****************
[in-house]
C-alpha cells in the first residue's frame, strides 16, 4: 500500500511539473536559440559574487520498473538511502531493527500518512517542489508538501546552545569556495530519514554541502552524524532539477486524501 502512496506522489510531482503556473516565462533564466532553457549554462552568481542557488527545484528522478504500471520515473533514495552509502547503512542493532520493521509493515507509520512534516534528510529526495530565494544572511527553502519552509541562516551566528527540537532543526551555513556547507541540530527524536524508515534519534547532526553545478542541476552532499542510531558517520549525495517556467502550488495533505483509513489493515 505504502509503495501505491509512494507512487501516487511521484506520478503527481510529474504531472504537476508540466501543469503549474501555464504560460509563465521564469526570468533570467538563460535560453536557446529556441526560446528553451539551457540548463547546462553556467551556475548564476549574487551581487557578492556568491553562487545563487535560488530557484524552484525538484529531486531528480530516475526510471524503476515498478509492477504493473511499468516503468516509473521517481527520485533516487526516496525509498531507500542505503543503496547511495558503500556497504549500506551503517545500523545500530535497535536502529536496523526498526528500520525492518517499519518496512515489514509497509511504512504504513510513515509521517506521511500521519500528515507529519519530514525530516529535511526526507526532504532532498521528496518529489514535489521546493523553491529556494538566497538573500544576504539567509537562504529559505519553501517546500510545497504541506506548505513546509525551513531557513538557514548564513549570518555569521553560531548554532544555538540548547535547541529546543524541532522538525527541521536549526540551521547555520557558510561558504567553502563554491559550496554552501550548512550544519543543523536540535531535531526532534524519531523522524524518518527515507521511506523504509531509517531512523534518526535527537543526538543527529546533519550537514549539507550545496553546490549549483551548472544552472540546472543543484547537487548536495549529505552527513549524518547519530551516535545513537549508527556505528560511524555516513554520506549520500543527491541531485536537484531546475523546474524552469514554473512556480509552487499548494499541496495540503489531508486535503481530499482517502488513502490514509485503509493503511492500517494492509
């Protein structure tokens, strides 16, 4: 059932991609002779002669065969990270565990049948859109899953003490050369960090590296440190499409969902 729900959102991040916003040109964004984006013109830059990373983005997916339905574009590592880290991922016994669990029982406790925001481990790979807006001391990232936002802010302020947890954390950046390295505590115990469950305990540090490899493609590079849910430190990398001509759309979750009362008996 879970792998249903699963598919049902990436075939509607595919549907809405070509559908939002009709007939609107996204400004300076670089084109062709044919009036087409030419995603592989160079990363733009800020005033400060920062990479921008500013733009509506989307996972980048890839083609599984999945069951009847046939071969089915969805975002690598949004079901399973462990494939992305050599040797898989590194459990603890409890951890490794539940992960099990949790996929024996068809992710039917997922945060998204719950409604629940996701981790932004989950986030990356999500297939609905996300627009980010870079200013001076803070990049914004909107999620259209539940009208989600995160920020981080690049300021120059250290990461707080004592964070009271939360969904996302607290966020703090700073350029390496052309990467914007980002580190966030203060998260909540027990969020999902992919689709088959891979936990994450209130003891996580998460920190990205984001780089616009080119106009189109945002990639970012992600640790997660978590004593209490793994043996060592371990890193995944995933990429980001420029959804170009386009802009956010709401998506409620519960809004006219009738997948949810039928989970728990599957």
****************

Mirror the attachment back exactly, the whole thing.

[in-house]
C-alpha cells in the first residue's frame, strides 16, 4: 500500500511539473536559440559574487520498473538511502531493527500518512517542489508538501546552545569556495530519514554541502552524524532539477486524501 502512496506522489510531482503556473516565462533564466532553457549554462552568481542557488527545484528522478504500471520515473533514495552509502547503512542493532520493521509493515507509520512534516534528510529526495530565494544572511527553502519552509541562516551566528527540537532543526551555513556547507541540530527524536524508515534519534547532526553545478542541476552532499542510531558517520549525495517556467502550488495533505483509513489493515 505504502509503495501505491509512494507512487501516487511521484506520478503527481510529474504531472504537476508540466501543469503549474501555464504560460509563465521564469526570468533570467538563460535560453536557446529556441526560446528553451539551457540548463547546462553556467551556475548564476549574487551581487557578492556568491553562487545563487535560488530557484524552484525538484529531486531528480530516475526510471524503476515498478509492477504493473511499468516503468516509473521517481527520485533516487526516496525509498531507500542505503543503496547511495558503500556497504549500506551503517545500523545500530535497535536502529536496523526498526528500520525492518517499519518496512515489514509497509511504512504504513510513515509521517506521511500521519500528515507529519519530514525530516529535511526526507526532504532532498521528496518529489514535489521546493523553491529556494538566497538573500544576504539567509537562504529559505519553501517546500510545497504541506506548505513546509525551513531557513538557514548564513549570518555569521553560531548554532544555538540548547535547541529546543524541532522538525527541521536549526540551521547555520557558510561558504567553502563554491559550496554552501550548512550544519543543523536540535531535531526532534524519531523522524524518518527515507521511506523504509531509517531512523534518526535527537543526538543527529546533519550537514549539507550545496553546490549549483551548472544552472540546472543543484547537487548536495549529505552527513549524518547519530551516535545513537549508527556505528560511524555516513554520506549520500543527491541531485536537484531546475523546474524552469514554473512556480509552487499548494499541496495540503489531508486535503481530499482517502488513502490514509485503509493503511492500517494492509
């Protein structure tokens, strides 16, 4: 059932991609002779002669065969990270565990049948859109899953003490050369960090590296440190499409969902 729900959102991040916003040109964004984006013109830059990373983005997916339905574009590592880290991922016994669990029982406790925001481990790979807006001391990232936002802010302020947890954390950046390295505590115990469950305990540090490899493609590079849910430190990398001509759309979750009362008996 879970792998249903699963598919049902990436075939509607595919549907809405070509559908939002009709007939609107996204400004300076670089084109062709044919009036087409030419995603592989160079990363733009800020005033400060920062990479921008500013733009509506989307996972980048890839083609599984999945069951009847046939071969089915969805975002690598949004079901399973462990494939992305050599040797898989590194459990603890409890951890490794539940992960099990949790996929024996068809992710039917997922945060998204719950409604629940996701981790932004989950986030990356999500297939609905996300627009980010870079200013001076803070990049914004909107999620259209539940009208989600995160920020981080690049300021120059250290990461707080004592964070009271939360969904996302607290966020703090700073350029390496052309990467914007980002580190966030203060998260909540027990969020999902992919689709088959891979936990994450209130003891996580998460920190990205984001780089616009080119106009189109945002990639970012992600640790997660978590004593209490793994043996060592371990890193995944995933990429980001420029959804170009386009802009956010709401998506409620519960809004006219009738997948949810039928989970728990599957």